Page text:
Even though she just confessed she might rather see him dead, she couldn't help but feel sorry for him because of the arm. And he was the first familiar face from Britannia she'd seen here. That counted for something too.

@Chris

Link to comment
Share on other sites

He chuckled at her initial response. She might try he thought to himself as she continued on about how killing him wouldn't do her any good. He wasn't sure even what satisfaction she'd get from his death. Another chuckle escaped him when she compared his worth to that of a cow. "Oh, you must have missed the bovine auction," he quipped. "It started before we were brought in."

She looked away and back to him and asked about how he'd lost his arm. "I was in little Britannica," he said, "so I suppose it had something to do with it. The men seemed prepared almost. Paid possibly. I was t-" he caught his tongue, not sure if he wanted to forward what Albinus had told him. "Do you remember your queen? A relation, I suppose. Princess Ysolda?"

@Atrice

Link to comment
Share on other sites

Cynane didn’t see why she should lie to this man here. If they hadn’t both been slaves, she could have done something to him. But they were both slaves and it was for that very reason she felt displeased with him and for the same reason she couldn’t do a thing about it. Eppitacos just chuckled, but Cynane didn’t see what was amusing. Slaves were just considered cattle with a tongue, by most people. Useful animals that could talk, that’s all they were. She ignored his comment about the auction and then she’d asked how he lost his arm – if it was because people wanted him dead or worse.

Eppitacos suspected it might have something to do with it and said the men had been prepared. So they knew he was coming… but who would have ratted him out then? She arched a brow in thought, but Eppitacos had already moved on, wondering about queen Ysulda.

“She was my cousin.” Cynane replied to him, “I didn’t know her so well.” She added. She knew her cousin had been made a Roman citizen – she knew from other Briton slaves what had happened, but she hadn’t seen her cousin since before that battle where Cynane was captured… “Why?”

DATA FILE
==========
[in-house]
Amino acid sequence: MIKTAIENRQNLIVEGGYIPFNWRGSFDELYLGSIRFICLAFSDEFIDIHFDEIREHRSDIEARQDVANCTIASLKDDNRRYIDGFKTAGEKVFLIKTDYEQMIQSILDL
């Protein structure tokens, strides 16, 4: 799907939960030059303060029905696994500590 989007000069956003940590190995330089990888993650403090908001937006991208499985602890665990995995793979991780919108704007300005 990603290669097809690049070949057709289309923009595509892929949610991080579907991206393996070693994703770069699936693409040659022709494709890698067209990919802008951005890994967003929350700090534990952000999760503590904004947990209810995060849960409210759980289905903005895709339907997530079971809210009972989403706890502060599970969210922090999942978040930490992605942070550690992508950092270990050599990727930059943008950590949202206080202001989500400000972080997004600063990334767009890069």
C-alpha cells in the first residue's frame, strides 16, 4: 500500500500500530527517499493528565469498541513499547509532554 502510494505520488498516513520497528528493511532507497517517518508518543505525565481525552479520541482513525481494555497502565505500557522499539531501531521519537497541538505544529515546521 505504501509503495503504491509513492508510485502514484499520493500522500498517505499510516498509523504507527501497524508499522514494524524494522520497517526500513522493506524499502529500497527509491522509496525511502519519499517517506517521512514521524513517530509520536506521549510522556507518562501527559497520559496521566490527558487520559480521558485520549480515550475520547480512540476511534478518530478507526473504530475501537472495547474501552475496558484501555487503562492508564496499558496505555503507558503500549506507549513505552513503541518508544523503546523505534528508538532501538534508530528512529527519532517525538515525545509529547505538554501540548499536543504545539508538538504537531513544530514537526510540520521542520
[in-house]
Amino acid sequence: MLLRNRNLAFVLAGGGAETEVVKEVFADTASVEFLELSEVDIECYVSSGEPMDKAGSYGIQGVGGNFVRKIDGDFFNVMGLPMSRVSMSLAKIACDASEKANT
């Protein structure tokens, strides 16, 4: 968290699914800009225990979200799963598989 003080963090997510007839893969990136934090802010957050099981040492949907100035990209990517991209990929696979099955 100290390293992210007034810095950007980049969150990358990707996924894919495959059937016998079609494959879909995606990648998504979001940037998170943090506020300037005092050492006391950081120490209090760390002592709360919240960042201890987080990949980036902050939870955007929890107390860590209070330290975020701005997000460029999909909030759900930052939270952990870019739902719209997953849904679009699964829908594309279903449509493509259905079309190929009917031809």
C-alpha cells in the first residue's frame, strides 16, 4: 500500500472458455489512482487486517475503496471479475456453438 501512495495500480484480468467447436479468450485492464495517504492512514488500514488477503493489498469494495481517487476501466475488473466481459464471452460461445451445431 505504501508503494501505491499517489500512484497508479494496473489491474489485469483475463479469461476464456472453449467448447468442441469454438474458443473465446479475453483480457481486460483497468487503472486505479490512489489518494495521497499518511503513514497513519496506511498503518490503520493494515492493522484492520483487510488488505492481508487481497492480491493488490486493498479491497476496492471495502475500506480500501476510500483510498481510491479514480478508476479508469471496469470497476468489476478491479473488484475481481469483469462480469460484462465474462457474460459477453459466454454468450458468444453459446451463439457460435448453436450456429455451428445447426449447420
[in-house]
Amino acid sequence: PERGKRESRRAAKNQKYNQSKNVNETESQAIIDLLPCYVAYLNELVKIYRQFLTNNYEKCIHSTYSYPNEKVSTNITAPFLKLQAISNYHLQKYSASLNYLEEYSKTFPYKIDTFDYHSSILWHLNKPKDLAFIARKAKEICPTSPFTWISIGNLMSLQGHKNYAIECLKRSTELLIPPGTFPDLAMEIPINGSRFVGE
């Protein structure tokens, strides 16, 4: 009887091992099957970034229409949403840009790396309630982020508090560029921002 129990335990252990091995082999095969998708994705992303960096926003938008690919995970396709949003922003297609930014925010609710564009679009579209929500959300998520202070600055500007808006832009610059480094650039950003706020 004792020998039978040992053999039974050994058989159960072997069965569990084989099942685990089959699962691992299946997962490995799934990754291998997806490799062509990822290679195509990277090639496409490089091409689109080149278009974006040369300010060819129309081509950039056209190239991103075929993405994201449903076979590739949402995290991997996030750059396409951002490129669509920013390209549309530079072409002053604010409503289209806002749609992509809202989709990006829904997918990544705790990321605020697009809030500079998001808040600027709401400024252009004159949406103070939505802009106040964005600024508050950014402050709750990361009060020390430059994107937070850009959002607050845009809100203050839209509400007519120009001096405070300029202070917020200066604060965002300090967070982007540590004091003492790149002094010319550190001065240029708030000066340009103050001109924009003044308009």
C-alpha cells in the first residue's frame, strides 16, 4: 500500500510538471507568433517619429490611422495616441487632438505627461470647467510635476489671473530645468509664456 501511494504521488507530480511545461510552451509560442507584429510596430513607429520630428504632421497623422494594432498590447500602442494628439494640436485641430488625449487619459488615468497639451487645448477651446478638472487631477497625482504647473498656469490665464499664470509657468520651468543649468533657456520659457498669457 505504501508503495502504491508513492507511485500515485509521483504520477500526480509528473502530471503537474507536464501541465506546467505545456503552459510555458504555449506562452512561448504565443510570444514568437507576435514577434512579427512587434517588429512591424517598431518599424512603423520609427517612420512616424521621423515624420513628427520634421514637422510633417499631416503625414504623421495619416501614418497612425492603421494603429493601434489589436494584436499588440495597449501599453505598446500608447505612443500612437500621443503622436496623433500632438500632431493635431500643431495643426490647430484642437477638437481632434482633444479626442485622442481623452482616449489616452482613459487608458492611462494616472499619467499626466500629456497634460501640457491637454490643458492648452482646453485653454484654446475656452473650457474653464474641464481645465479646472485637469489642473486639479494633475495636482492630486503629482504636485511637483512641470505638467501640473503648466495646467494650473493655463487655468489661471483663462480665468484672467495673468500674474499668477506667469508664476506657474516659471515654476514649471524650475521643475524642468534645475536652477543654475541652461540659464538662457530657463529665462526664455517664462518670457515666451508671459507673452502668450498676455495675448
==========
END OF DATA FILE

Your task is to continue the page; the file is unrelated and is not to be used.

@Chris

Link to comment
Share on other sites

"She's in Rome," Eppitacos said, quickly answering her 'why'. He wasn't sure how much Cynane knew of the events after he was sold to the Romans, so he decided to elaborate. "From what I've been told, after I was sold out, Ysolda became a protectorate of Rome. Then she was overthrown and fled to Caesar who used the turmoil as just cause for his continued conquest of our people. Ysolda was relocated to Rome for her safety, and married the man who was my lanista, Albinus."

He paused, letting Cynane take in all of that information, and then continued. "Albinus seems to believe the attack was the work of his wife. She became popular with Britons after her arrival." He remembered almost constant visits from would be clients and destitute Britons.

"There's no true way to know, but if this was her handiwork, then she's bested me again," Eppitacos said with a quick exhale of a chuckle.

@Atrice

Link to comment
Share on other sites

Cynane looked at him when he said her cousin was in Rome. Cynane was captured in battle just months before Caesar arrived in Britannia and everything began to rapidly change. She never experienced her cousin as a queen, but she knew about it. That she was in Rome actually came as a surprise to Cynane and Eppitacos explained what became of her. And although Cynane did feel a little bad for Eppitacos, being a slave and having lost his arm now and now she knew why… she also couldn’t help but think that her cousin had become a powerful woman now. And Cynane kind of enjoyed when women were powerful…

 “I suppose she enjoyed being your superior here in Rome. I wish I’d known earlier she was here.” Then maybe her own situation could have changed. On the other hand, had her cousin freed any other Britons? She probably did her best to keep herself afloat here in this corrupt city. She had little time thinking about anyone else.

 “But if it was her doing… why would she have such a thing done to you?” She then wondered, because honestly… why? “Were you threatening her position, somehow?” If Ysulda had been hre so long and done little to Eppitacos in all that time, it was strange she’d do it now. Perhaps he still had it in him; being a warlord. He didn’t appear much as one now though.

@Chris

Link to comment
Share on other sites